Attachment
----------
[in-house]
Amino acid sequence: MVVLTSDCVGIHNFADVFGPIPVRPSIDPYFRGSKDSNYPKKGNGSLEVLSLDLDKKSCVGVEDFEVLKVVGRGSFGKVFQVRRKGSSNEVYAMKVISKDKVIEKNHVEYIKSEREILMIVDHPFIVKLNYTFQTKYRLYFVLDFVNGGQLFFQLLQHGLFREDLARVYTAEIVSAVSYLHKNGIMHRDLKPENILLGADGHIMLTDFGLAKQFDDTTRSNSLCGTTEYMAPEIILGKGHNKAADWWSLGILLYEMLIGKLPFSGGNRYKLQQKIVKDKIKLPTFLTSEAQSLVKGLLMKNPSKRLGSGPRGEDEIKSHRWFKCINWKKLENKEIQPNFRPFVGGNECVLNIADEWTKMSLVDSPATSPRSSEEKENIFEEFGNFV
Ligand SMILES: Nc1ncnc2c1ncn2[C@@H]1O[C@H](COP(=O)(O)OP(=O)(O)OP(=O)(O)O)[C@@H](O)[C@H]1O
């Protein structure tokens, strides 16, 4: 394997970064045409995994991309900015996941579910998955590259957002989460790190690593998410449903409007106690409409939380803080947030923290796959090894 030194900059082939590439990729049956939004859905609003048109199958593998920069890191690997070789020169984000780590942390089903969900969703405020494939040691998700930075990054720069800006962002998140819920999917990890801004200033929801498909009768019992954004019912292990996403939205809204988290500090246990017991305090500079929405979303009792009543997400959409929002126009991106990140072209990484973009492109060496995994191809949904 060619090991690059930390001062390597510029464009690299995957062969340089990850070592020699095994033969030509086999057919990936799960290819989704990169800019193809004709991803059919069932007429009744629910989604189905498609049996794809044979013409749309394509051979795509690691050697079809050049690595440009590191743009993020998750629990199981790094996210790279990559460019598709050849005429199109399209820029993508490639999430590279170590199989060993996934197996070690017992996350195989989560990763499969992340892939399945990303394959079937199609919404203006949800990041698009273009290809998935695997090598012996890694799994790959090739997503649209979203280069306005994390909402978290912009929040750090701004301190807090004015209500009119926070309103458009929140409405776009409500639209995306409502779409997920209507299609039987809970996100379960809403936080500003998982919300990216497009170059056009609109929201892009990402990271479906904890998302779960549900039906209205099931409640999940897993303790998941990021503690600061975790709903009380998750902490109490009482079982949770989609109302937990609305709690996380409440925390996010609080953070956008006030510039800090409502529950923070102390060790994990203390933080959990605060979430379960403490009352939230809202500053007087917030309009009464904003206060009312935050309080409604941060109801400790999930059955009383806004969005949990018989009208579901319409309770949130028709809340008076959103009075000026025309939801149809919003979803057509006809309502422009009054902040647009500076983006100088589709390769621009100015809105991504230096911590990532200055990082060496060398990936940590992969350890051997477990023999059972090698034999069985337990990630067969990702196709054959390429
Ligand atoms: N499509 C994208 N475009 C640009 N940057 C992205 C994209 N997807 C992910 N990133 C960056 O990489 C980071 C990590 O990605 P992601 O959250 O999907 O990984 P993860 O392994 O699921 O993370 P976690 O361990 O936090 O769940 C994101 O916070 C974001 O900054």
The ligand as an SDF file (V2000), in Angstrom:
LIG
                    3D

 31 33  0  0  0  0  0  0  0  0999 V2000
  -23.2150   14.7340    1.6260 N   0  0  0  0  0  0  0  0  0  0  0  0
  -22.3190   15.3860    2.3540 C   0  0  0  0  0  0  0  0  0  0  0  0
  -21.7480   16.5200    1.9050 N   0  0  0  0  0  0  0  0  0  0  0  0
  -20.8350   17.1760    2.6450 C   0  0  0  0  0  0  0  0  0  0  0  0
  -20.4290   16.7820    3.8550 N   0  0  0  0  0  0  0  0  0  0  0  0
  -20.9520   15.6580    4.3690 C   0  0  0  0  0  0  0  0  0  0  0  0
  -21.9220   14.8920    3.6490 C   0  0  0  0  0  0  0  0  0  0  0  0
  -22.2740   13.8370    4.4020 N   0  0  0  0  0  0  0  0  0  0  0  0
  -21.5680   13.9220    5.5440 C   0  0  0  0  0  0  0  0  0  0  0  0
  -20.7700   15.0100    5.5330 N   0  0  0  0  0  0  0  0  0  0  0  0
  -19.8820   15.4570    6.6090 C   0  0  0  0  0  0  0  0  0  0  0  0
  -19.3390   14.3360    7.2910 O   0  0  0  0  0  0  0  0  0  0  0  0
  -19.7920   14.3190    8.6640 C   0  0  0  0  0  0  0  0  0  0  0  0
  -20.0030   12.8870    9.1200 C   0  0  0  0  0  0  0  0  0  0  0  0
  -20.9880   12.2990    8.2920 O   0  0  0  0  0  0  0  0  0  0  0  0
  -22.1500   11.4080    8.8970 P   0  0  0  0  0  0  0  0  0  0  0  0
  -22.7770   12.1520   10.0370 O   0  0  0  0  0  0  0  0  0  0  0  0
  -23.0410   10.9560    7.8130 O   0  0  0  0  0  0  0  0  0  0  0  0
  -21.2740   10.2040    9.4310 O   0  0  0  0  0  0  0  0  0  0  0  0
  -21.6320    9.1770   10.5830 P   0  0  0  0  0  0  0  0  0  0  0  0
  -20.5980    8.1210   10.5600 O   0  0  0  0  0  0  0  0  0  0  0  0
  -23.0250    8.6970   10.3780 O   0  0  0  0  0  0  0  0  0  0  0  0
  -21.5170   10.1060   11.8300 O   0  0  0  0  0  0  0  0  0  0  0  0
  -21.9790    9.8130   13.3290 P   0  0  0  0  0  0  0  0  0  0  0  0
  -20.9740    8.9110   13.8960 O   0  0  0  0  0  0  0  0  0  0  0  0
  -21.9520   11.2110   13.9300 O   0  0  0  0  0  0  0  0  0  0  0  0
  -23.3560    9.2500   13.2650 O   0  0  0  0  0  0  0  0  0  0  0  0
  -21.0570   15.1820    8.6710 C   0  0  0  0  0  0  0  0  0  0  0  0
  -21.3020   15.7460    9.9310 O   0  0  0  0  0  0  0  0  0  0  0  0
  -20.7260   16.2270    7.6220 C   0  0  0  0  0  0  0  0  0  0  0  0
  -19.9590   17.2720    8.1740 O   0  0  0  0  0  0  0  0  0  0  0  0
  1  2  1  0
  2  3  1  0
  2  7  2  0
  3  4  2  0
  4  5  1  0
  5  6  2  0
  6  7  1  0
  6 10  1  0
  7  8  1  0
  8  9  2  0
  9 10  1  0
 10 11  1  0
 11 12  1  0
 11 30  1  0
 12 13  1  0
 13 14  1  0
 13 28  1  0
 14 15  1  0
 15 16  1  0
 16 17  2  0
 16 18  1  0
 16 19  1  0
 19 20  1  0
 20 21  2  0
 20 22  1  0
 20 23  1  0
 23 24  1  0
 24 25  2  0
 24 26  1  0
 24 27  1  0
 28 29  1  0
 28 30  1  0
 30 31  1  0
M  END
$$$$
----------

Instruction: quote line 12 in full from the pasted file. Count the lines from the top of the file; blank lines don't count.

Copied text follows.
  -21.7480   16.5200    1.9050 N   0  0  0  0  0  0  0  0  0  0  0  0